Following Bayshore, I slowly added those new elements into training, including speedwork, strength training, dynamic warm-ups, shoe rotations, etc. For the NYC training block, I have added a focus on mindset. I’m learning to stay in the mile I am in, keep my thoughts on the goal at hand, to not panic if things do not seem to be going the way I had envisioned. And most of all Trust the Process.
MSM: Out of all those marathons, what was the one that stood out to you the most? Most importantly, when did you know that the marathon distance was indeed something that you wanted to tackle. Running a marathon isn’t easy, heck the training itself isn't for the faint of heart.
Gary: The 2021 Boston Marathon, the year that they held it in October. This was my second attempt at breaking 3 hours and I really locked into my training in anticipation for the tough Boston course. The reason this race stands above the rest is not because I PR’d with a 2:55. It was because I ran the race perfectly. I held true to my game plan. I kept it easy for the first 16 miles, much of which was downhill and then I attacked the Newton Hills and when I got to the top of Heartbreak, I had the energy to let it rip. I put in some of my fastest miles ever on a marathon course for that last 10K. I felt amazing and I hope to be able to put together a race like that again.
I knew I wanted to be a marathoner training for the Detroit marathon. I felt like I adapted well to the long run and once I realized I had some talent leftover from college, I began to believe I had what it takes to make a go for a BQ. Having achieved that goal, I want to keep pushing to see how much faster I can get while I can.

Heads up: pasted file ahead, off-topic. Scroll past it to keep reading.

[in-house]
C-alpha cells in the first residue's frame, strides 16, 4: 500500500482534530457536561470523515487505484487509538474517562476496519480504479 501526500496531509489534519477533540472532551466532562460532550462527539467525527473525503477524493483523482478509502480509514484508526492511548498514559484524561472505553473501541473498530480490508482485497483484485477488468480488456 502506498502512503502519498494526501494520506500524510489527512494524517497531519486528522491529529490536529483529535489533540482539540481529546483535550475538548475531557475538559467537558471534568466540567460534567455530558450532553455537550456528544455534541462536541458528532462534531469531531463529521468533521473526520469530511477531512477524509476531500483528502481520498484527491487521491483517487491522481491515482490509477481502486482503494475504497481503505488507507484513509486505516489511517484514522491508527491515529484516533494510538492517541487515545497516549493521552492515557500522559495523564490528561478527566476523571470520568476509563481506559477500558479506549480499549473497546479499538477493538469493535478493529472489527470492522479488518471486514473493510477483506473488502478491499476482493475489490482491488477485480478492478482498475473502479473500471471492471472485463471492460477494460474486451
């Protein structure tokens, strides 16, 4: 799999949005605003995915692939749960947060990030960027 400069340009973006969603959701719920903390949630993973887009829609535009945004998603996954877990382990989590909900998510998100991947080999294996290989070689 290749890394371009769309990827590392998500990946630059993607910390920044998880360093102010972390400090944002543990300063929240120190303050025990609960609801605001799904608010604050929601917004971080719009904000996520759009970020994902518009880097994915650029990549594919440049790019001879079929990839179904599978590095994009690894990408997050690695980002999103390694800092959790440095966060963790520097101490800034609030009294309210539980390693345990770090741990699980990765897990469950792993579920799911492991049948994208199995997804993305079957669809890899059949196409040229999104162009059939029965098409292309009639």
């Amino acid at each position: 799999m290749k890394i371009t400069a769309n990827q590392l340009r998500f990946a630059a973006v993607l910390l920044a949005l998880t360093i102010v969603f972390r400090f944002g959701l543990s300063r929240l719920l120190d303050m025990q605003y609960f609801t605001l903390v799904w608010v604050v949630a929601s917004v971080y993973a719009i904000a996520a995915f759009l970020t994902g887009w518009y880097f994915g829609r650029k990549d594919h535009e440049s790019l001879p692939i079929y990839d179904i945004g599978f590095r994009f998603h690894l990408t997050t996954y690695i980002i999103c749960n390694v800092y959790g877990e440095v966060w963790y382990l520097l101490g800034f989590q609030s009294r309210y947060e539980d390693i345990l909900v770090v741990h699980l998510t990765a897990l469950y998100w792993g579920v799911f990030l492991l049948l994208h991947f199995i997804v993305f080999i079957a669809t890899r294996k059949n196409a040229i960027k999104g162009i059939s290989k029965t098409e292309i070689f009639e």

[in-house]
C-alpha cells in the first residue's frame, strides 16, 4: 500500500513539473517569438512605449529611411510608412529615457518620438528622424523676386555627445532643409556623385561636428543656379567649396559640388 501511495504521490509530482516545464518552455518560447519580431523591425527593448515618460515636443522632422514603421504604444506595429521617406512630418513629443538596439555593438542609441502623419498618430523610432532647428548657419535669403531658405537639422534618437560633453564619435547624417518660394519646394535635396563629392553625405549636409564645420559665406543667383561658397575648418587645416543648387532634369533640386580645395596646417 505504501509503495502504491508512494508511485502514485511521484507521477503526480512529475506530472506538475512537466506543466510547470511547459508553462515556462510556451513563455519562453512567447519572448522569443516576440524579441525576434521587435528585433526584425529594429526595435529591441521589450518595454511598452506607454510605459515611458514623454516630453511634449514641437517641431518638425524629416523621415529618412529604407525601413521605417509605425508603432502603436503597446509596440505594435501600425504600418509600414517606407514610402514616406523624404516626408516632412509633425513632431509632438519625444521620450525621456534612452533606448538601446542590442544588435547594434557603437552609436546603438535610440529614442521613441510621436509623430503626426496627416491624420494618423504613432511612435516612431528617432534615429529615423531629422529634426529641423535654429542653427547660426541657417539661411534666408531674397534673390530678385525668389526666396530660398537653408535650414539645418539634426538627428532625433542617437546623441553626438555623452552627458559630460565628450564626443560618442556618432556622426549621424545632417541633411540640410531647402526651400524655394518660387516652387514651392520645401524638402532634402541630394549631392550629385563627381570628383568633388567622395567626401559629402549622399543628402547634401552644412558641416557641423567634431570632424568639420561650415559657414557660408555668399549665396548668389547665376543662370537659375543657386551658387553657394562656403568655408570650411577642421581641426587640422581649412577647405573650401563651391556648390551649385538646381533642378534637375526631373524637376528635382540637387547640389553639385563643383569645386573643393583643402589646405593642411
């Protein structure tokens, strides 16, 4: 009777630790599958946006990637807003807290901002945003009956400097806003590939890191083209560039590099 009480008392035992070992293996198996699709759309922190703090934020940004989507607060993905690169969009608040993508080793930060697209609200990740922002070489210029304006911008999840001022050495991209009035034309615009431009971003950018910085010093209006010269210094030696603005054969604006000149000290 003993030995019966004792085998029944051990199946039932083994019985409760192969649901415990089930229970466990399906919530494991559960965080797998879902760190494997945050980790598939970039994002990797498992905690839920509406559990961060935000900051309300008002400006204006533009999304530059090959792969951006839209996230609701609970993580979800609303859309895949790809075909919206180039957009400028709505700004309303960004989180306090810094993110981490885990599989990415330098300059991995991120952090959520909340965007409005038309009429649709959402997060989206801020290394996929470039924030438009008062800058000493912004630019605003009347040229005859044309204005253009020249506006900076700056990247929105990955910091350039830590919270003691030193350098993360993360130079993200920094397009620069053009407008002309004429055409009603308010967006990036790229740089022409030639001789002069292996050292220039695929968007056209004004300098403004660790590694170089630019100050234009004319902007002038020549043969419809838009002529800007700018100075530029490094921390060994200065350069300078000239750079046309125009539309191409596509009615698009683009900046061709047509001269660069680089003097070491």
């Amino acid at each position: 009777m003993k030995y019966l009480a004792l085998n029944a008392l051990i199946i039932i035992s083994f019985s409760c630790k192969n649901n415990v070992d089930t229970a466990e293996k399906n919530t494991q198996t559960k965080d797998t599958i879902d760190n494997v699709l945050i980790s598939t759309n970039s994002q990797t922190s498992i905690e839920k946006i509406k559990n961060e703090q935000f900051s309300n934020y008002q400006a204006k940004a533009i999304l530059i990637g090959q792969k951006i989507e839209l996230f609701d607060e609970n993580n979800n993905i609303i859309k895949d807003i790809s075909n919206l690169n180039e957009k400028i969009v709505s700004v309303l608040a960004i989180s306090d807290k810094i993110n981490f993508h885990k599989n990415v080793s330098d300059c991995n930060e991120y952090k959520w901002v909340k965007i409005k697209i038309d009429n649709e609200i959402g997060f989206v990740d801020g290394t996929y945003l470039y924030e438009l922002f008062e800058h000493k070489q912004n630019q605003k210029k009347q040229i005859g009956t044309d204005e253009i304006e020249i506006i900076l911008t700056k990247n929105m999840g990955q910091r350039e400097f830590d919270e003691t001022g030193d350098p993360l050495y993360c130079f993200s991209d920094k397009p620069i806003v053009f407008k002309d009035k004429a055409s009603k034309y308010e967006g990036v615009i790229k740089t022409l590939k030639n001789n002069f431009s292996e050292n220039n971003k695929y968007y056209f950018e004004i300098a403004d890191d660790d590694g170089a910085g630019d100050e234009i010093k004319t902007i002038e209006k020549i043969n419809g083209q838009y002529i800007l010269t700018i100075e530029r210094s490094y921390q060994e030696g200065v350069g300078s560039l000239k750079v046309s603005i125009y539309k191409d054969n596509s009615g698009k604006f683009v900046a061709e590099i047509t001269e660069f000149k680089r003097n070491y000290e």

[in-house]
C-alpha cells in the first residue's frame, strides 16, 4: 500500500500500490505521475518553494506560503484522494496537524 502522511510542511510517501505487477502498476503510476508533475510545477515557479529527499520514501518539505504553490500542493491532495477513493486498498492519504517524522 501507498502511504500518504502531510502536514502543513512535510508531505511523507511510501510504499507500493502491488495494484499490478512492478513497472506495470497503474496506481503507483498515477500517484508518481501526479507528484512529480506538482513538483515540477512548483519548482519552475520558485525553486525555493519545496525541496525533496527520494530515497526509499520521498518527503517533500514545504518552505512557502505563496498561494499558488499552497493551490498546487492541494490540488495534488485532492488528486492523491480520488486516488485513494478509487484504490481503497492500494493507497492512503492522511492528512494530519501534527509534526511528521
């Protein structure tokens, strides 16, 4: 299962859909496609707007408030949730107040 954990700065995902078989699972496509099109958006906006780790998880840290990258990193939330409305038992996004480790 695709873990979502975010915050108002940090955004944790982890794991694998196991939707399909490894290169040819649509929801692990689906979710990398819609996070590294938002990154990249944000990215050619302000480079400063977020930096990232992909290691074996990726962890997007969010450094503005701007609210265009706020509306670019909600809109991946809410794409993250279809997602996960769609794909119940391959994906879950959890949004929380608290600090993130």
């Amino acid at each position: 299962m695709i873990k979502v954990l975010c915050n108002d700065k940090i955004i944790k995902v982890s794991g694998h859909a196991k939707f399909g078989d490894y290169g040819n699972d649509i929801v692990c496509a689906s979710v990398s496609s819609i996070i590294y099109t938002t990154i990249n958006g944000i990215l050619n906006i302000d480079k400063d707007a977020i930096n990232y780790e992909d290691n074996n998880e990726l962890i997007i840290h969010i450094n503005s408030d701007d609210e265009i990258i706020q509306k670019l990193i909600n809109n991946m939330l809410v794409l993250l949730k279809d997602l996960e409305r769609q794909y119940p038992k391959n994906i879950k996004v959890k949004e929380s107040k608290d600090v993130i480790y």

MSM: Your mileage is impressive, well above 200 per month. That's a lot of miles each week. If you want to get ready you must stay ready. What's the typical week like for you when it comes to your training?
Gary: I have been using the Hanson’s Marathon Method for the past few years now, which consists of three Something of Substance (SOS) days, usually Tuesday, Thursday and Sunday, 3 days at an easy pace and then a day off (Wednesday). For the past few blocks, I have adjusted this a bit to be in line with my friends Tommie Runz and Aaron Barnett’s schedules. So now my week is a Wednesday SOS Day, which consists of speedwork and a combined SOS day on Sunday that puts together a long run and some tempo work in the middle. This gives me Friday off so I can rest a bit between the Wednesday work and the Sunday work.
MSM: For our readers that are looking to become better runners which you’ve done over the last couple of years, what would you suggest, what type of runs or workouts would you recommend that would help fellow runners to the next level whilst meeting their full potential.